"I make it a point at talk with Kelly's staff on smaller issues," said Bickford, "because I don't want to bother Kelly for just anything."

Bickford says he just tries to get along with Kelly and his staff. "I don't walk around with a sign on my back saying I'm president . . . if you don't know it you're crazy . . ."

Though Bickford says he's no politician, he is apparently not beyond using a little politics.

"When senior citizens at the college began complaining to the county executive about the fact the community college did not have a swimming pool, Kelly came running back to me and said 'Bick I know you told those seniors to tell me about the swimming pool' - of course I did," said Bickford with a grin.

Bickford's style has also played an important role in his relationship with the student body president. "We trust Bick and we really feel he acts in the best interest of the students."

The crop of students the college harvests each year is really what makes Prince George's Community College unique, according to college officials, who remember when the college was considered "13th and 14th grades" for high school students before it became a career center and stepping ground to higher education for both youth and adults.

Students, who say they still feel their pulse quicken when their friends at the University of Maryland kid them about attending a community college, have gotten used to the community college and see it as a tool to further themselves. Since its inception the college has always been considered an avenue for opportunity in the county.

The college was founded in 1958 at Suitland High School with 185 students. It began at the same time that a county building boom made Prince George's one of the fastest growing counties in the country. This building boom - which caused the county school system to build a classroom a day to meet the demands of growth - set off a wave of expansion at the college.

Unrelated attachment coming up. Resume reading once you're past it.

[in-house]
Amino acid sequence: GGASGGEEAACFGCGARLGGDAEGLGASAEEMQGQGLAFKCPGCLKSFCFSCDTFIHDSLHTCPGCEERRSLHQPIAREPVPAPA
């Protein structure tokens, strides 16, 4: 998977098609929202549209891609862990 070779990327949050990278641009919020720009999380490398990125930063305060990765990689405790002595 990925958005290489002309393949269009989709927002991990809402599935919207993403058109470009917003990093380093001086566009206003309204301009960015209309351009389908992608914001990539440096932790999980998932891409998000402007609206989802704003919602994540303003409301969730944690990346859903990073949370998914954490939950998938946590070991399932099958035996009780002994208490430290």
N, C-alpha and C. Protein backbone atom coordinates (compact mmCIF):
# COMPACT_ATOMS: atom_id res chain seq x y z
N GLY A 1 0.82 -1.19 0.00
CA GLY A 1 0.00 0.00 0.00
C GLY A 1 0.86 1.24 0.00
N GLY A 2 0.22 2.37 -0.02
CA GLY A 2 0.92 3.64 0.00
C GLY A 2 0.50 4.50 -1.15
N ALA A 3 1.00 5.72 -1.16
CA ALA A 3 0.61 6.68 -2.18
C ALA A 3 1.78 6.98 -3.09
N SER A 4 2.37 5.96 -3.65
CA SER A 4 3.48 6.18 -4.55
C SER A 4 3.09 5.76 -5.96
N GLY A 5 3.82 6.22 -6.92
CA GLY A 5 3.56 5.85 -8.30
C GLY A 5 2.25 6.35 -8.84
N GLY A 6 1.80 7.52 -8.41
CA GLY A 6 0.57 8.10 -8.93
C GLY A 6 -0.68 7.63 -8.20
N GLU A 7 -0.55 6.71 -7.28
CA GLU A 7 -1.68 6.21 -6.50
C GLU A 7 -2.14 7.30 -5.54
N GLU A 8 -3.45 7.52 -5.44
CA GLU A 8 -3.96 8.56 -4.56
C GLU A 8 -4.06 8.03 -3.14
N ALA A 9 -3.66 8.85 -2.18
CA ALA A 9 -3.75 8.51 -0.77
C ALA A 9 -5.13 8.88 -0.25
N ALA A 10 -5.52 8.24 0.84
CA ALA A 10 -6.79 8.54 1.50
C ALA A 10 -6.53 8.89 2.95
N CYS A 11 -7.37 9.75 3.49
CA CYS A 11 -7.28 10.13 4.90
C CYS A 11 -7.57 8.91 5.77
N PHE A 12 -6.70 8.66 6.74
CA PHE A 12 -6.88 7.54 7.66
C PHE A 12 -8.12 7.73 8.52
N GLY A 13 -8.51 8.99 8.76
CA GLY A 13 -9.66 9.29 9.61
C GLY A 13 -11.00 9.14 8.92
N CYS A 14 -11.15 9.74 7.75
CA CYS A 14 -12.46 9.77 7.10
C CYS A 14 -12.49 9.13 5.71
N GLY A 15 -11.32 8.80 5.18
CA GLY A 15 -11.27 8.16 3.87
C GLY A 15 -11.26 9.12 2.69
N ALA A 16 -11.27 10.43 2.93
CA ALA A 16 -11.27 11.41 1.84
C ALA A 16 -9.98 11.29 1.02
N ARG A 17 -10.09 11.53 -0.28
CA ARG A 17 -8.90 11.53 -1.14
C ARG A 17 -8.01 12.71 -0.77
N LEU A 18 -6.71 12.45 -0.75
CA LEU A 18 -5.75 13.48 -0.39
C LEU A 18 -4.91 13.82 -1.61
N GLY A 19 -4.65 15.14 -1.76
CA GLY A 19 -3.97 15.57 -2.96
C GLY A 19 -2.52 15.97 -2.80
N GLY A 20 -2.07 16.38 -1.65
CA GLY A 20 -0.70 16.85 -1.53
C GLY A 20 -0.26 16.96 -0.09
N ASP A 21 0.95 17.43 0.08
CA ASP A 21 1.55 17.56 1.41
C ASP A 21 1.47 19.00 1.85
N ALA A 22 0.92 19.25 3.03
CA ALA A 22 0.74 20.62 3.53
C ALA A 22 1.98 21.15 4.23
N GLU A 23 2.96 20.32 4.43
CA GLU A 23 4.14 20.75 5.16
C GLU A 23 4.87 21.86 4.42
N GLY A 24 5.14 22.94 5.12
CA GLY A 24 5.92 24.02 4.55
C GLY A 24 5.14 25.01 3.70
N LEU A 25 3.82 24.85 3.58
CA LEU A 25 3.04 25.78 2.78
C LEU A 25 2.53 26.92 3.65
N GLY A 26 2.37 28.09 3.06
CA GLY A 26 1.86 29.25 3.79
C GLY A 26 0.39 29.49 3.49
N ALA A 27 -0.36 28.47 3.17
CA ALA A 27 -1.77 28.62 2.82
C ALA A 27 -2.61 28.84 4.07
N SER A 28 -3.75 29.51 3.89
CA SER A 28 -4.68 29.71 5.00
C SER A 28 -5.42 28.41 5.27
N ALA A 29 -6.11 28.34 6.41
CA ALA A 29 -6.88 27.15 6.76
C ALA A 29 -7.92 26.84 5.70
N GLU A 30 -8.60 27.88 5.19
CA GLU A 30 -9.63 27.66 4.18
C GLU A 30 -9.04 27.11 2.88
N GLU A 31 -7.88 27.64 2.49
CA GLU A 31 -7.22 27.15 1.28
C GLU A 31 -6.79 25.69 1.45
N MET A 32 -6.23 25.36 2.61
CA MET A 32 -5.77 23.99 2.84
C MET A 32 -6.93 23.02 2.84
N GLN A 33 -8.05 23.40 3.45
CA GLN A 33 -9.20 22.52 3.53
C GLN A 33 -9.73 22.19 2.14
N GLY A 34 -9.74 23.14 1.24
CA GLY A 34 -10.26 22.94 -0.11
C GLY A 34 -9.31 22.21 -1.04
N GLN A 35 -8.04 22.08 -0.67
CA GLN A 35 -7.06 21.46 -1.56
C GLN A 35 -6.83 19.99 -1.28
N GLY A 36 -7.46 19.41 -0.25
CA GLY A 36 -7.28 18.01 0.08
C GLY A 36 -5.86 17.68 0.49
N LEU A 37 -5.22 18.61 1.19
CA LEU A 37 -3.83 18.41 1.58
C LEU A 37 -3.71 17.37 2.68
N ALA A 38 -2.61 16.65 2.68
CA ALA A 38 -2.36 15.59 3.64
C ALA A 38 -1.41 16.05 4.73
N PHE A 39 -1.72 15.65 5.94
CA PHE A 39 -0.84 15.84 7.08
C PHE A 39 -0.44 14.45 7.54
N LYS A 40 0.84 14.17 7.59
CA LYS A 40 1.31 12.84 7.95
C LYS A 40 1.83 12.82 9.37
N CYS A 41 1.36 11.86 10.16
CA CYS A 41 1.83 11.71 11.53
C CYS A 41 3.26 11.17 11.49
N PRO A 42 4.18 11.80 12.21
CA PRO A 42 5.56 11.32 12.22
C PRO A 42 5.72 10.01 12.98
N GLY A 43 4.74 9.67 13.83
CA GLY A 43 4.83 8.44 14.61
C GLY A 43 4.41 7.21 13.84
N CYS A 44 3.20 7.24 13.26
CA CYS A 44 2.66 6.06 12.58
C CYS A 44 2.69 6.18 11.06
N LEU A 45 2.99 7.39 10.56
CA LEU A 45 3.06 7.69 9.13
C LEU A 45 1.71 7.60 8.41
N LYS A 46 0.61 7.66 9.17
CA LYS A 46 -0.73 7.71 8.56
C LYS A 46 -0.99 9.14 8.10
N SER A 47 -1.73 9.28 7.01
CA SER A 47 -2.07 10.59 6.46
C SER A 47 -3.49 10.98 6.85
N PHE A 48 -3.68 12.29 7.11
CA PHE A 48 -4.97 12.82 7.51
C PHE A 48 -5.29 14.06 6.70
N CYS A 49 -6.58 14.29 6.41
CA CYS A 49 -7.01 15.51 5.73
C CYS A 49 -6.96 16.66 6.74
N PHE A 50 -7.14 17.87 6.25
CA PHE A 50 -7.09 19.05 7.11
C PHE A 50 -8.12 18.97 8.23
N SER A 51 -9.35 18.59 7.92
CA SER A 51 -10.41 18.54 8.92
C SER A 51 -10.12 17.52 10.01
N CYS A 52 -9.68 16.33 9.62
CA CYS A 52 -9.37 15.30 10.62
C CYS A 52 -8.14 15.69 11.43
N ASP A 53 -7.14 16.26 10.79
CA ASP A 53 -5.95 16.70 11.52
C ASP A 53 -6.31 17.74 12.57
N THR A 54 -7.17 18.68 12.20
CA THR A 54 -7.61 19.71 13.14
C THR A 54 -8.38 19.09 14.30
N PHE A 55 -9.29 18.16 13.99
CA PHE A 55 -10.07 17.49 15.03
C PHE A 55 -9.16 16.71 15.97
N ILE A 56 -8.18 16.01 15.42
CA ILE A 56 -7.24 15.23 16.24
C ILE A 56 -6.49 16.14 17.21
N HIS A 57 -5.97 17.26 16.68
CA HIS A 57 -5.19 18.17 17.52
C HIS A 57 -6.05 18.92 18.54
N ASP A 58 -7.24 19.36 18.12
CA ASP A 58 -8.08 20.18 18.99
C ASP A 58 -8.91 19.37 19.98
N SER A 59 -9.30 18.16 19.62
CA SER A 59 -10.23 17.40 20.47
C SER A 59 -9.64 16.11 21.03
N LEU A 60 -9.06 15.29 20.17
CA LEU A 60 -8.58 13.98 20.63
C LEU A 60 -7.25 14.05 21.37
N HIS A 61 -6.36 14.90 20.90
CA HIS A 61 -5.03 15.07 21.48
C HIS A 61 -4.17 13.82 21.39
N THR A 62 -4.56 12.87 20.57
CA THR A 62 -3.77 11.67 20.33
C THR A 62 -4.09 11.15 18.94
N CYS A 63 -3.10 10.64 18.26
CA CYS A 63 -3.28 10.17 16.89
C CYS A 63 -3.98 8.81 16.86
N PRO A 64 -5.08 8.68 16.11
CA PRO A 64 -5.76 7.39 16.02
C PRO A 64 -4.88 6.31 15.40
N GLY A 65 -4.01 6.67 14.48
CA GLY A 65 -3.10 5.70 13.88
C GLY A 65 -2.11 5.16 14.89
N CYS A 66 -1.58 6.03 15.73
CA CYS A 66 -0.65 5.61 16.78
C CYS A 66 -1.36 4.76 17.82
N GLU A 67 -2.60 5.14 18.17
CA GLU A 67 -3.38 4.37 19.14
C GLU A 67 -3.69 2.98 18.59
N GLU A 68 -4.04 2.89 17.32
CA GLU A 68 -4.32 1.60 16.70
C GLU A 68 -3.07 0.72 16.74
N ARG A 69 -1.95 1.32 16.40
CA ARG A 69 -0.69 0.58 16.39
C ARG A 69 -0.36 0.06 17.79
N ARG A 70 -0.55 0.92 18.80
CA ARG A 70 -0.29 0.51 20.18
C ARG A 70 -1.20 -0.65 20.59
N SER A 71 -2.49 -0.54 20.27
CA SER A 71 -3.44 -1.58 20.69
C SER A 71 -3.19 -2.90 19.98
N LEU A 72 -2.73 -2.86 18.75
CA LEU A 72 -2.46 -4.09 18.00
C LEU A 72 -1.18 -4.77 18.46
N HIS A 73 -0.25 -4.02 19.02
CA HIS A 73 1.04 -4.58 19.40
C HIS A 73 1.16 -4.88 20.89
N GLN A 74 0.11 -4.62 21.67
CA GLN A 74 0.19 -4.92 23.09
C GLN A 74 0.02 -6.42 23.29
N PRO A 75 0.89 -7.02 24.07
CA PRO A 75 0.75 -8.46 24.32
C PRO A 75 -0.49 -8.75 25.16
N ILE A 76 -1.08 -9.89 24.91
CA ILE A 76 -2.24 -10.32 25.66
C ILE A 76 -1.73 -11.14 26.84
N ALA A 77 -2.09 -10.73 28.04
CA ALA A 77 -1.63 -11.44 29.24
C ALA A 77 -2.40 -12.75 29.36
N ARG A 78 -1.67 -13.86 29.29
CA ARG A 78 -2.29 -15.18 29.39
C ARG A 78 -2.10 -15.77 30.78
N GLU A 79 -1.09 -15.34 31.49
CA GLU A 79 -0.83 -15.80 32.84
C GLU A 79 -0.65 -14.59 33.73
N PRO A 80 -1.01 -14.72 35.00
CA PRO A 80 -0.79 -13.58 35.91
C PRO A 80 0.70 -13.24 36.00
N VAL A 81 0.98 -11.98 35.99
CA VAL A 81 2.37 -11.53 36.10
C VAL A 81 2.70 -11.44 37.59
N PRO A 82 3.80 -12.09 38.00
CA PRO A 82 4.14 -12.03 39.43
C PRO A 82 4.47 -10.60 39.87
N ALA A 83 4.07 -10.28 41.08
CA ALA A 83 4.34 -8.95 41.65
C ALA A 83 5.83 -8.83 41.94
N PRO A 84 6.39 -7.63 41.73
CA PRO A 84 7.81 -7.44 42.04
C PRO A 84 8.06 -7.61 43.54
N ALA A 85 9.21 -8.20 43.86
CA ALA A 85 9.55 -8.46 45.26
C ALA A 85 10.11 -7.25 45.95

In 1967, the present college campus was constructed along Landover Road with an opening enrollment of more than 2,000 students. Since then, the college has expanded from four to seven buildings, with one more planned in the near future.

The current enrollment of 16,000 students, both full and part-time, includes a wide diversity of the county's population. There are policemen, housewives, Vietnam veterans, senior citizens and recent high school graduates, all attending classes in the county's low-budget educational melting pot.

The college, which uses fire houses, hospitals and local schools as part of its extension program for learning, pays its teachers salaries that are the fourth highest in the state for higher education.

The administration of the college is centered around a policy-making board of trustees that has given a great deal of leeway to the current president in the day-to-day operation of the college, officials at the institution say. There are five deans and an assistant to the president of the college who are also involved in daily decision making.